As for the rest of the committee, it’s big on former big-time quarterbacks. Two have prominent sons (Archie Manning, Oliver Luck), and another has other eggs to fry (USC athletic director Pat Haden). The committee includes administrators whose names you won’t recognize, as well as a longtime USA Today sportswriter-turned high-school English teacher whose name I instantly recognize (Steve Wieberg, a college classmate).

The chairman is Arkansas athletic director Jeff Long, whose career brings to mind that Johnny Cash song of having been everywhere. An Ohio Wesleyan grad, Long worked at Miami University (the one in Ohio, famous as the “Cradle of Coaches”), Rice, Duke, North Carolina State and Pittsburgh before he replaced Frank Broyles as the Razorbacks’ A.D.

Despite Long’s association with the Bobby Petrino fiasco — he hired Petrino, and after the coach acknowledged an “inappropriate relationship” with a female employee, he fired him — Long was not the most controversial committee selection.

The label of “Most Controversial” selection belongs to Condoleezza Rice, whose previous stints as National Security Advisor and Secretary of State suggest she might be capable of offering input toward solving a different crisis than the determination of a potential national champion.

Pat Dye, the Auburn coaching legend who recruited Bo Jackson and oversaw the Tigers’ Iron Bowl defeat of Alabama in 1982 — Bear Bryant’s final regular-season game — got on the radio last week and blasted the idea of Rice having a voice in such an urgent discussion.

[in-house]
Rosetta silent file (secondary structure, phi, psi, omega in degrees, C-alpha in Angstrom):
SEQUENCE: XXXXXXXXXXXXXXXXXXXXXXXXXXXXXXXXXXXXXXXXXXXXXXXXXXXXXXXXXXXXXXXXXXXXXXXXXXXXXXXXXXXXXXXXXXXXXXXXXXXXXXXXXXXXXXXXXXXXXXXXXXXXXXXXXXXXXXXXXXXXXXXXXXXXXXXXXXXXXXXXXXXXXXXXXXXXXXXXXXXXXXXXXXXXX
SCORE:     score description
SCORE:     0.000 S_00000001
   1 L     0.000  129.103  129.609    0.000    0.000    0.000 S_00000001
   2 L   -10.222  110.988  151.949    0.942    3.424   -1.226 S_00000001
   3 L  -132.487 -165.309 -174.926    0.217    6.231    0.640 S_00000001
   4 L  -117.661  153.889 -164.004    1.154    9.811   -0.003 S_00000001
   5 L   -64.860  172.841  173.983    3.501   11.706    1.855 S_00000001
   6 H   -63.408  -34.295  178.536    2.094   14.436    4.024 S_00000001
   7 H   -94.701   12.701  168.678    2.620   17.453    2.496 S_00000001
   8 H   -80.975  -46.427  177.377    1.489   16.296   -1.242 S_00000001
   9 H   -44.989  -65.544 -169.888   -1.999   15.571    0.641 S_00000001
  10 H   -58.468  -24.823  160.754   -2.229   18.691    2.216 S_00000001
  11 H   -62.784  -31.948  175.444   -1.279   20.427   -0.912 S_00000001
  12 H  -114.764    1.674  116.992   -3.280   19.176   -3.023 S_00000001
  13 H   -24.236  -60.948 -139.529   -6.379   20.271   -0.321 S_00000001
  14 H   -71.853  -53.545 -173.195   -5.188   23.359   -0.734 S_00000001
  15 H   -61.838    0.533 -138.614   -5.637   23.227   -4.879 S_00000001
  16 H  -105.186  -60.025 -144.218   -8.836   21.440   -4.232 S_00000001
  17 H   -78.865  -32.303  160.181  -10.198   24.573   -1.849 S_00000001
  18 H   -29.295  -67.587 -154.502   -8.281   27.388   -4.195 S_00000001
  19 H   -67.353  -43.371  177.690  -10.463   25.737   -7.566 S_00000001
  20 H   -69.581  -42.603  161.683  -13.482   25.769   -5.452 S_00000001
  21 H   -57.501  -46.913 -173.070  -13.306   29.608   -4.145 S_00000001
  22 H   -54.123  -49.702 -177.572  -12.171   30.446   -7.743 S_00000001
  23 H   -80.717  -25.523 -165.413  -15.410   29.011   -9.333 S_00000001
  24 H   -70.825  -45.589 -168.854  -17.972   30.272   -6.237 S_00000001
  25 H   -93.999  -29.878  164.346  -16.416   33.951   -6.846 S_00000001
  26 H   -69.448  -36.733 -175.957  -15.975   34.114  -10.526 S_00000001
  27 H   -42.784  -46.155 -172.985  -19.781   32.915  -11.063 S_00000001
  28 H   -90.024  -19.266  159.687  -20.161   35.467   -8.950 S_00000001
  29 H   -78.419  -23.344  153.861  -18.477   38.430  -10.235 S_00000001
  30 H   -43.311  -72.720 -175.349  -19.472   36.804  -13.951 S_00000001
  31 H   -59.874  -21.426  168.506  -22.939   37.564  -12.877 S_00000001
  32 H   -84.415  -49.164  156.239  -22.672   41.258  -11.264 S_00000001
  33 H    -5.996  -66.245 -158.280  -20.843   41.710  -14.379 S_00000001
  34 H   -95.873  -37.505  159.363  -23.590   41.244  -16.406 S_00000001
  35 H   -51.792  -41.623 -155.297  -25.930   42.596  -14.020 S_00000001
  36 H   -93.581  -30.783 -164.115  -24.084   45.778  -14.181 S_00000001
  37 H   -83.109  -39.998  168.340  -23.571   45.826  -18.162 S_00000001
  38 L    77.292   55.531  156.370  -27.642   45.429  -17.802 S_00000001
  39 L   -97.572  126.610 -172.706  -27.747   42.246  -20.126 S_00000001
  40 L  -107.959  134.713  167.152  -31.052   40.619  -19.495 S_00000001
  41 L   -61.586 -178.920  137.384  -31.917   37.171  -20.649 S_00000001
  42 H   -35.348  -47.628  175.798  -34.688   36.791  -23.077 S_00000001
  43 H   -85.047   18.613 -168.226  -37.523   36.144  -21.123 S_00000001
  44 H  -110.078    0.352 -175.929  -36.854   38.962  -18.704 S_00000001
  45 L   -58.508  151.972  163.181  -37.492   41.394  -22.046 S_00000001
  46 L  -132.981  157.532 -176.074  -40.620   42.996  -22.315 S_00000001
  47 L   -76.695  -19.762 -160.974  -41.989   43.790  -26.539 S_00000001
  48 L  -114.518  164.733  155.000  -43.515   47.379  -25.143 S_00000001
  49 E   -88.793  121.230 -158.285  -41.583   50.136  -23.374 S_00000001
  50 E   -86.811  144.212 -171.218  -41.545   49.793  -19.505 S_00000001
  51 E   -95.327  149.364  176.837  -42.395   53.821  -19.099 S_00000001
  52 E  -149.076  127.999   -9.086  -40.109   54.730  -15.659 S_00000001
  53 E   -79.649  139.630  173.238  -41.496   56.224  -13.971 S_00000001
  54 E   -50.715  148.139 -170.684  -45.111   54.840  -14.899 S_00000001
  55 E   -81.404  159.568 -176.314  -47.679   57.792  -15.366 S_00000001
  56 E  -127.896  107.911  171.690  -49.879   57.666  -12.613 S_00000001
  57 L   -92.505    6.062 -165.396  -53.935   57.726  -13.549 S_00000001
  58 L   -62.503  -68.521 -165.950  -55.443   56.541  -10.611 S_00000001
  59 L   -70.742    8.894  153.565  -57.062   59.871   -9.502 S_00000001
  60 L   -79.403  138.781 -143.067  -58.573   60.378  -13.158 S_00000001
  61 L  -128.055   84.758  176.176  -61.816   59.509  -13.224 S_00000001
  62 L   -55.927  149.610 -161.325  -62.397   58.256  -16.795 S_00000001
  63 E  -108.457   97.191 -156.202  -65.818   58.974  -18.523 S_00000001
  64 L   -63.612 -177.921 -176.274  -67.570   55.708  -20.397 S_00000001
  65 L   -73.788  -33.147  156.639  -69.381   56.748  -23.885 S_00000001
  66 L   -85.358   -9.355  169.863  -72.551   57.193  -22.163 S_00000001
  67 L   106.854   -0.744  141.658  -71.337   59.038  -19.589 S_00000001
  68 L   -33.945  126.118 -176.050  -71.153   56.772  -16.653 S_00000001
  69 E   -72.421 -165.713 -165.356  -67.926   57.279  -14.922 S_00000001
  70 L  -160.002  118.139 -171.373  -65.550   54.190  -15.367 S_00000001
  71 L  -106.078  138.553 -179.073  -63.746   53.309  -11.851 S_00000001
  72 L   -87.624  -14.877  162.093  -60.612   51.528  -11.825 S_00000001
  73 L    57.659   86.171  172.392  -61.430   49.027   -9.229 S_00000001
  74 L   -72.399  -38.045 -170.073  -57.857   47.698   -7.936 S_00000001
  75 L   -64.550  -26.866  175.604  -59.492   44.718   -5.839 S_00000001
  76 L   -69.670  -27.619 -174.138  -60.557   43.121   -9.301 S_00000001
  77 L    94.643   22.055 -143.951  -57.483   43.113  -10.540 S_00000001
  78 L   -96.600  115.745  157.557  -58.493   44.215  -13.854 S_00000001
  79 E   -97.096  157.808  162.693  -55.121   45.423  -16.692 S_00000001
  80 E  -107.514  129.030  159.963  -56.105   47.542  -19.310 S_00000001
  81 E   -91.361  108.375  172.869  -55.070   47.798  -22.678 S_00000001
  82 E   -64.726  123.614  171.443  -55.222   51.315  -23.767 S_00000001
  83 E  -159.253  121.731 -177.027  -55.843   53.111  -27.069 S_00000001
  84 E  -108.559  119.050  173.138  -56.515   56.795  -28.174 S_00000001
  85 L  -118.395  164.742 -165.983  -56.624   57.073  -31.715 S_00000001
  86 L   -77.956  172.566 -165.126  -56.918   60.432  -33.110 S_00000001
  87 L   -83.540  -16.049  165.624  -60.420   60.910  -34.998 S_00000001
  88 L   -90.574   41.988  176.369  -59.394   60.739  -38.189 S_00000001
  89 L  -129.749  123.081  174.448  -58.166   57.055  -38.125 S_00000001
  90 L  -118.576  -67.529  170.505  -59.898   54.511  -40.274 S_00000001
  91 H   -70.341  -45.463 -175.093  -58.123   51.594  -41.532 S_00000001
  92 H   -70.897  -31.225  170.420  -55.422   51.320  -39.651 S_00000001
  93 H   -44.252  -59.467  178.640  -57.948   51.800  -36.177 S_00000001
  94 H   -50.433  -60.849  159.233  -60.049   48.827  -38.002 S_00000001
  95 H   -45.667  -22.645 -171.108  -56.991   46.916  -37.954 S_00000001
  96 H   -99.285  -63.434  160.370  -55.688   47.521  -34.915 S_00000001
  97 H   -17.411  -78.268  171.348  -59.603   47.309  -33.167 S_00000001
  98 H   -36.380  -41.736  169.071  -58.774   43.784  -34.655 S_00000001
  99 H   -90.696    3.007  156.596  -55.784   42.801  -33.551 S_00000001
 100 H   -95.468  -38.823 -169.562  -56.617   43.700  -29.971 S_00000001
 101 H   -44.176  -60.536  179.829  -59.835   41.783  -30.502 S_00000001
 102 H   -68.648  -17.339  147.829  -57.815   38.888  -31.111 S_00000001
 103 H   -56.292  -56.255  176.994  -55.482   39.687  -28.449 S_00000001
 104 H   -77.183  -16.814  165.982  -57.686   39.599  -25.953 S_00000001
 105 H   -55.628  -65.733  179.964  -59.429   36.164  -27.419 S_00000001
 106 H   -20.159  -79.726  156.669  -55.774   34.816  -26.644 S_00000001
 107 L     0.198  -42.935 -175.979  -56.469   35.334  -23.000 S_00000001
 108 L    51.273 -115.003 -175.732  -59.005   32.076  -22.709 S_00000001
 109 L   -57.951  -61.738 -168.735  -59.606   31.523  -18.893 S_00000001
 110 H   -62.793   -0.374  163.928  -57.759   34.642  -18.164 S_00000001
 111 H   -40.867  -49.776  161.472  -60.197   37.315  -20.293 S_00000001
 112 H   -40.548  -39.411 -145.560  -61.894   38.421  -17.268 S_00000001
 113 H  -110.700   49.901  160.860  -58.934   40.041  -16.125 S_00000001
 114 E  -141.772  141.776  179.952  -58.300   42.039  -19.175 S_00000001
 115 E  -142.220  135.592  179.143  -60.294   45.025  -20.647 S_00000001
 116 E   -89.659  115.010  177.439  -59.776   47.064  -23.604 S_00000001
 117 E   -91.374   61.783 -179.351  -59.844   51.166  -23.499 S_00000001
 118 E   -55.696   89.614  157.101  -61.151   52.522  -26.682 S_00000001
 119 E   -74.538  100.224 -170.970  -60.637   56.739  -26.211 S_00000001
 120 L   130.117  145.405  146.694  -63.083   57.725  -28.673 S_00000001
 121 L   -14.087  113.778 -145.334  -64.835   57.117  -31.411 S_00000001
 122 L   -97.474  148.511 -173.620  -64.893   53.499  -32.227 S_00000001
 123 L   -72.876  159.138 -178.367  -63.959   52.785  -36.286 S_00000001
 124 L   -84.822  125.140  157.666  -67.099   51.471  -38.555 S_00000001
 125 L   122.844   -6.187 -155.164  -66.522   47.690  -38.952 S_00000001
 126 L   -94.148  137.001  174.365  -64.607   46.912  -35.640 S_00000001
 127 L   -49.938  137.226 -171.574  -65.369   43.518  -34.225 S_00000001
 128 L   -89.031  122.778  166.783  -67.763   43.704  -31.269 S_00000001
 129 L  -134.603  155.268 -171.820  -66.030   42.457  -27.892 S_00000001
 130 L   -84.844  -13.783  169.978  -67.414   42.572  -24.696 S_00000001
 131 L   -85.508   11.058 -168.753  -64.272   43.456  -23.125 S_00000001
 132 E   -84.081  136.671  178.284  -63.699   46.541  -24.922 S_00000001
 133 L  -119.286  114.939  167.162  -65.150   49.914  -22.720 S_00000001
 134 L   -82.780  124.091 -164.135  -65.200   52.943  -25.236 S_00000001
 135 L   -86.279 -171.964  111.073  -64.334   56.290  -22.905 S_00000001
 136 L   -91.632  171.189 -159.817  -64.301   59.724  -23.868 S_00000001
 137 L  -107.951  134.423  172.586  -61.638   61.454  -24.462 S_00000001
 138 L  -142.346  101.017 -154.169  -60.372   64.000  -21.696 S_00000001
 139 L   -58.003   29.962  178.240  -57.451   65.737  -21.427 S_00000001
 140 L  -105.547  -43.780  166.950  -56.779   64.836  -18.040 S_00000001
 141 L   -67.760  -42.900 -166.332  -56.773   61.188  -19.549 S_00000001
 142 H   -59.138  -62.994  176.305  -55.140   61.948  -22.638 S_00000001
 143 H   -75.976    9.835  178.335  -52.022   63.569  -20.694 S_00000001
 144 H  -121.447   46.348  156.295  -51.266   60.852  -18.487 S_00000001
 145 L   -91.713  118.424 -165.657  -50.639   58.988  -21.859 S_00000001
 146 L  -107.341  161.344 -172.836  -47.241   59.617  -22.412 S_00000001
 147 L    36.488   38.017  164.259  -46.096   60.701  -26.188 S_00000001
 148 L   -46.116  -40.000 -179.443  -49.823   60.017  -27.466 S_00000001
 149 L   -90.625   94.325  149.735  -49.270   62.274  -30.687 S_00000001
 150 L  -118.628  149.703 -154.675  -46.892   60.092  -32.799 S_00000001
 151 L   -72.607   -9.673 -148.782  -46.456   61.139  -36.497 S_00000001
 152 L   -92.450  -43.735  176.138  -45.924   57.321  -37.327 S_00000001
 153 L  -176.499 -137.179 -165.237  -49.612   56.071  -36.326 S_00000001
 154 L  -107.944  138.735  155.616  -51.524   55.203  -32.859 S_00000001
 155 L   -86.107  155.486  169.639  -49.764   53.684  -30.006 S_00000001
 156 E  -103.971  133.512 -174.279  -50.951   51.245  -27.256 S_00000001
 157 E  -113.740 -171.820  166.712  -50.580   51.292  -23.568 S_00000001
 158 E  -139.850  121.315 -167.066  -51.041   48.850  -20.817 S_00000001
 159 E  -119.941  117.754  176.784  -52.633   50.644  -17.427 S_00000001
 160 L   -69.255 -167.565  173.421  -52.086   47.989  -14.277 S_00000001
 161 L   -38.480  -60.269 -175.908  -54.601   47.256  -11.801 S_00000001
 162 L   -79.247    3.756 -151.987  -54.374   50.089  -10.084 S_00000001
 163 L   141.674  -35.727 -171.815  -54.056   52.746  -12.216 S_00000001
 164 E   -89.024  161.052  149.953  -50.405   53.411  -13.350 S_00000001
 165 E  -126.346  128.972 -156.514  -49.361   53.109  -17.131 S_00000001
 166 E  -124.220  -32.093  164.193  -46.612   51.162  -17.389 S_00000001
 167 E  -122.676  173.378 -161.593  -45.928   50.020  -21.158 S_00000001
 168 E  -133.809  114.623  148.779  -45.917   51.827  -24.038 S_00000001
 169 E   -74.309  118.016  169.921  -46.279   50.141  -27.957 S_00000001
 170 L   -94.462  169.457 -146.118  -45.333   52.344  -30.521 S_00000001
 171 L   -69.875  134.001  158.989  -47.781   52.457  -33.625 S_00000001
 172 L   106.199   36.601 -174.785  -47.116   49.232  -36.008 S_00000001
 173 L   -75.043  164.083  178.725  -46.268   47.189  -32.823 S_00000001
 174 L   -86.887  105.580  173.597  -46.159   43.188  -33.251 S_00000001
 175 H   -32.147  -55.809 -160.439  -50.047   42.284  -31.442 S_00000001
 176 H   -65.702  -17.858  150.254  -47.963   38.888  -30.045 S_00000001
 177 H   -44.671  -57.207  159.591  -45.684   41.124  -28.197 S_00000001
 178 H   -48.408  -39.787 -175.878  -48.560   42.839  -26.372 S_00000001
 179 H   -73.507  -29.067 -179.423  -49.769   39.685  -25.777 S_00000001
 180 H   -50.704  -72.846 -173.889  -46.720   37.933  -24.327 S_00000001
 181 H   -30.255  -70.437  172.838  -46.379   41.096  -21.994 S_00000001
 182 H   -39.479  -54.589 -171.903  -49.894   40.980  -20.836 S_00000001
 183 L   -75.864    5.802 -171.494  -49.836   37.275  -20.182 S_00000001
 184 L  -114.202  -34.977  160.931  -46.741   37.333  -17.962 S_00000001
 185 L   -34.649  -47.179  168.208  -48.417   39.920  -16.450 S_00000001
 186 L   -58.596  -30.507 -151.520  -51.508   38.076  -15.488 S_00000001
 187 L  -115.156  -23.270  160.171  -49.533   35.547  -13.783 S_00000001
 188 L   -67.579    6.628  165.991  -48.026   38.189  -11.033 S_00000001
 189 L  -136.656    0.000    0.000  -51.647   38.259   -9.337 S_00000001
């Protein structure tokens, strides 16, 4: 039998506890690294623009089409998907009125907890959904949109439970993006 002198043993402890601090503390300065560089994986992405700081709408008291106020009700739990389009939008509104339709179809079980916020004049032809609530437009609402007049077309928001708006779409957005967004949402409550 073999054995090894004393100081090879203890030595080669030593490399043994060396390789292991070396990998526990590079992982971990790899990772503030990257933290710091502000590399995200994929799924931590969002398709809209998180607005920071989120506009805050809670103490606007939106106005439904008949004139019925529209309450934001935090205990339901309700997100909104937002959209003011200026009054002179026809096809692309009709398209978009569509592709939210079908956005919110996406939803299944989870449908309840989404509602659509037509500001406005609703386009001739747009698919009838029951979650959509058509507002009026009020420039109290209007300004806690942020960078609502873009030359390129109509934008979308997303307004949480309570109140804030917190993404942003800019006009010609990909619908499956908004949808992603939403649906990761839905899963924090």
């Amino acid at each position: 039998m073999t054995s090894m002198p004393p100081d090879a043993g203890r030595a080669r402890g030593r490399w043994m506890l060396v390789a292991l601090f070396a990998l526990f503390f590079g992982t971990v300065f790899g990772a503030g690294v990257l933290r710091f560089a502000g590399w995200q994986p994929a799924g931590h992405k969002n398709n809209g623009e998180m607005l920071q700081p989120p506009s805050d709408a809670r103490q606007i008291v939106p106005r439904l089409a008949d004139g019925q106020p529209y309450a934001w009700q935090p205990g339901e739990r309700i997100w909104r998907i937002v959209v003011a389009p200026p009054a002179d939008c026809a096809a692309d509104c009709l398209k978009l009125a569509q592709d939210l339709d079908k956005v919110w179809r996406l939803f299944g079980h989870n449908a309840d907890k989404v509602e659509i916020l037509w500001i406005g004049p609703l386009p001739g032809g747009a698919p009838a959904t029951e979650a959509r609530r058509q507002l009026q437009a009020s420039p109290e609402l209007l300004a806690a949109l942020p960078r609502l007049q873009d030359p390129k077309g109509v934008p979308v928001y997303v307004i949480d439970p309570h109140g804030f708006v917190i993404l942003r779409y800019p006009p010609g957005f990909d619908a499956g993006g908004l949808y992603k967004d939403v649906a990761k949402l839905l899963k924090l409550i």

“All she knows about football is what somebody told her, or what she read in a book, or what she saw on TV,” Dye said. “To understand football, you’ve got to play with your hands in the dirt.”

Dye was on a roll.

“I love Condi Rice and she’s probably a good statesman and all of that,” he continued, “but how in hell does she know what it’s like out there when you can’t get your breath and it’s 110 degrees and the coach asks you to go some more?”

Rice, the professional diplomat, acknowledged she isn’t among the two or three people still living with memories of a coach who asked breathless players to give some more during a 110-degree afternoon.

“I consider myself a student of college football,” Rice told ESPN’s Colin Cowherd. “I am, after all, a student of Russia, but I’ve never been Russian, either. You can know something from studying and following it.”

I’m not sure how, or even if, this newfangled playoff system will work. But when the announcement of the selection committee turns into a verbal food fight, replete with memories of 110- degree afternoons and references to Russian history, I figure we’re in for a wild ride.

Meanwhile, I’m intrigued less by Condi Rice’s voice on the committee than that of her friend and former Stanford colleague, Ty Willingham.

The day we played golf, every other foursome agreed to a casual, best-ball format. Willingham didn’t do casual. We were to keep score, stroke by tedious stroke, and I ended up with about 175 of them.

At one point, when I wanted to bury my head in the sand instead of retrieving another ball from it, Willingham offered encouragement from his golf-cart seat.

“Nice swing,” he said.

A man who saw the nice in my golf swing is a man capable of seeing the nice in any football team, which must be a scary thought for Pat Dye.

john.mcgrath@thenewstribune.com